Scientific name: Dugong dugon
Description: The dugong is a large herbivorous marine mammal that has a long rotund body and a tail or fluke for propulsion. Adult dugong can reach lengths of more than three metres and weigh up to 420kg.
Dugongs have relatively poor eyesight, so rely on the sensitive bristles covering the upper lip of their large snouts to find and grasp seagrass. Cows and calves communicate by producing 'chirps'.
Habitat and distribution: Major concentrations of dugongs along the Queensland coast occur in wide, shallow, protected bays and mangrove channels, and in the inside edge of large inshore islands. These areas coincide with significant seagrass beds. They also use deep-water habitats. Large numbers have been sighted in water more than 10m deep in several areas, including the Torres Strait, the northern Great Barrier Reef region, and Hervey Bay in southeast Queensland.
Also known as a sea cow, Dugong's feed in the seagrass beds of the Indo-Pacific. They are the only herbivorous, truly marine mammal. (The related manatee spends some of its life in fresh water.)
Being a slow swimmer, you'll find dugongs in sheltered lagoons and bays in warm water such as are found in the Red Sea (eg Marsa Alam), East Africa, the Philippines, and Australia.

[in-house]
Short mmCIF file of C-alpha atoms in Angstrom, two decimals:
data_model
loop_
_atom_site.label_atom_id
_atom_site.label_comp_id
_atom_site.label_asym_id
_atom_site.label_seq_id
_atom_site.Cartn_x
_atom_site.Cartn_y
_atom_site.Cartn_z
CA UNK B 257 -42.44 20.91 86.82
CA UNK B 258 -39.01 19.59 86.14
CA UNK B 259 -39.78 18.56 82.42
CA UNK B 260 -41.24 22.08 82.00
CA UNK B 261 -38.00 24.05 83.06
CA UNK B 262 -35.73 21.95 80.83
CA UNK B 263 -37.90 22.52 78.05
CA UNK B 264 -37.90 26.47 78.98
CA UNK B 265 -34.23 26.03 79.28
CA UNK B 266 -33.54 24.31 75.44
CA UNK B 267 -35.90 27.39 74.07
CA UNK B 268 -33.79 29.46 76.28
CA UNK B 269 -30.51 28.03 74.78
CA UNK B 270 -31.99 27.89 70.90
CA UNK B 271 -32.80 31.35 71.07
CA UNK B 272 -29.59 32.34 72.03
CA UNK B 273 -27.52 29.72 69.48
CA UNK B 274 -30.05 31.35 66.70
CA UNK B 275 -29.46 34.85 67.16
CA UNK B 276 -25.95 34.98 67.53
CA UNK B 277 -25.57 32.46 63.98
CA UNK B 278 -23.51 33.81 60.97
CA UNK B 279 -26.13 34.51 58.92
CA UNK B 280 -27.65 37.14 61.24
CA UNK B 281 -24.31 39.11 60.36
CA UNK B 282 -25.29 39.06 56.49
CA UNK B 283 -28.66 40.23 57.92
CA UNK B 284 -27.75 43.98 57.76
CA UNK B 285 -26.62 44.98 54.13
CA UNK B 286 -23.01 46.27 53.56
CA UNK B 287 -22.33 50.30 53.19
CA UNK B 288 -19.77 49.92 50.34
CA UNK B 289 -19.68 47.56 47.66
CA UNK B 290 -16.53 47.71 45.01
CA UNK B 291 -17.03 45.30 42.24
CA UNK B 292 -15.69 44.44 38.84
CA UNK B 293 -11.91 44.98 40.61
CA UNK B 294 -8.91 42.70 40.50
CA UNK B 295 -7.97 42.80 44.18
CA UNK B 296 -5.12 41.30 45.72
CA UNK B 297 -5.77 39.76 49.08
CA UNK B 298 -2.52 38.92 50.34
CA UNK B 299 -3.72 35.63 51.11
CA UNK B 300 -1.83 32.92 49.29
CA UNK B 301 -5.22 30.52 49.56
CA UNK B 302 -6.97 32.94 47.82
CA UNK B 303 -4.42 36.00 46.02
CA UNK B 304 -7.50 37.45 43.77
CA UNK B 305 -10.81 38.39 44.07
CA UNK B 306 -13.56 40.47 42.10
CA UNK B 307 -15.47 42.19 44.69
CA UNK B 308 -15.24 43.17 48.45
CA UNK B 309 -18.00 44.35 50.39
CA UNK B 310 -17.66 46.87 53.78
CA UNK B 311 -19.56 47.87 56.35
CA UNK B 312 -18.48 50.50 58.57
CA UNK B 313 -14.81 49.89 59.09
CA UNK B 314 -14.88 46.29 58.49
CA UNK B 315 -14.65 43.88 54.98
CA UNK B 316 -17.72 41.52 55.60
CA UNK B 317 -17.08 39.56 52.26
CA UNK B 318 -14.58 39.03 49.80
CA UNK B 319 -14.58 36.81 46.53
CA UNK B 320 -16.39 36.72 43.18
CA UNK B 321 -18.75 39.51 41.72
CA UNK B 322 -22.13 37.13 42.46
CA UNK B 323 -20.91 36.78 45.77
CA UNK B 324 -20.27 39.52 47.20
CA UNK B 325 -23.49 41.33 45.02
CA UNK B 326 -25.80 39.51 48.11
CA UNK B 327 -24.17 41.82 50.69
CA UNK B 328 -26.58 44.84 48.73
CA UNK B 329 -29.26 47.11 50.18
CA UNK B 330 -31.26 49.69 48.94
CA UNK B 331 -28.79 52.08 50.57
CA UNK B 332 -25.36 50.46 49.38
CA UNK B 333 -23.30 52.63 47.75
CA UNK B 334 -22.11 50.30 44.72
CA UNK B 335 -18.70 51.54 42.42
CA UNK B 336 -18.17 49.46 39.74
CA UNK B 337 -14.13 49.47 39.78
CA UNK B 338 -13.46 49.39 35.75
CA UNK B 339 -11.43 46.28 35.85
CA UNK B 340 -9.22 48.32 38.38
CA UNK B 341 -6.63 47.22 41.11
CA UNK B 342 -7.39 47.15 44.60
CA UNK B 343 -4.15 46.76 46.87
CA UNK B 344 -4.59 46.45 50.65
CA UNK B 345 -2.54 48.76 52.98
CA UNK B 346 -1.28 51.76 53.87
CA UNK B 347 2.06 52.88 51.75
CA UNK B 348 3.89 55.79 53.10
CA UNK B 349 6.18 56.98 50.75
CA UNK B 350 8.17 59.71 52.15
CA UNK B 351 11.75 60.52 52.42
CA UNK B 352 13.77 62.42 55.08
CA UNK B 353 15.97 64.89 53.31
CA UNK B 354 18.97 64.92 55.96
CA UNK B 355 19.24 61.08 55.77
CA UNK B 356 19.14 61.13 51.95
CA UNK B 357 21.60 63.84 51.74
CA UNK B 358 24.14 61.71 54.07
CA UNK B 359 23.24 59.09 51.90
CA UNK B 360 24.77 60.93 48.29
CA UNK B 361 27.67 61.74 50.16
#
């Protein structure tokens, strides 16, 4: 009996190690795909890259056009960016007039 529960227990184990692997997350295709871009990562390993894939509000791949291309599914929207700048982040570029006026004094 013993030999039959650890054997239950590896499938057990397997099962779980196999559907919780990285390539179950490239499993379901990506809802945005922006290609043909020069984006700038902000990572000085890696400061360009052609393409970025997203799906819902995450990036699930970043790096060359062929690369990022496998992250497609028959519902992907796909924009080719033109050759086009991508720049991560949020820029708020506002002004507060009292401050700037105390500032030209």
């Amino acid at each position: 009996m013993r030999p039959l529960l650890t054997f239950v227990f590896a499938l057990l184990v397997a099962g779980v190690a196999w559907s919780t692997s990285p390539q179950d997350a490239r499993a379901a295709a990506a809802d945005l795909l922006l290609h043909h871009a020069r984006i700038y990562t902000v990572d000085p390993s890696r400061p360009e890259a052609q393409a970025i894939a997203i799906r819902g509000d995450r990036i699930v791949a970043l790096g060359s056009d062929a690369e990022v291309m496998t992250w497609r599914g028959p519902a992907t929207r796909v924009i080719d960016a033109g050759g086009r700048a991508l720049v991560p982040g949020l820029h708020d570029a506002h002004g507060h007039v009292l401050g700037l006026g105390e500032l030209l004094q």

Adult dugongs can grow to over 3.5 m (11 ft), and may weigh over 900 kg (2000 lb). Male dugongs begin to grow tusks between the ages of 12 and 15 years. If food is plentiful, the habitat protected, and predation low, dugongs may live more than 70 years.
More pictures of Dugongs are in the Red Sea rooms of our photo gallery.
A large proportion of the world’s dugong population is found in northern Australian waters from Moreton Bay in the east to Shark Bay in the west, they have also been found down into New South Wales.
Diet: Dugong feed almost exclusively on seagrass, a flowering plant found in shallow water areas. An adult will eat about 30 kilograms of seagrass each day. As dugong feed, whole plants are uprooted leaving telltale tracks behind. They will also feed on macro-invertebrates.
Known as ‘cultivation grazers’, dugong feed in a way that promotes growth of Halophila ovalis – their preferred seagrass species. Pulling out the seagrass aerates the sea floor and increases the amount of organic matter in the area, therefore encouraging regrowth of the seagrass.
Behaviour and life history: Dugong may live for 70 years or more and are slow breeders. The female dugong does not begin breeding until she is 10-17 years old, and only calves once every three to five years, providing seagrass and other conditions are suitable. This slow breeding rate means that dugongs are particularly susceptible to factors that threaten their survival.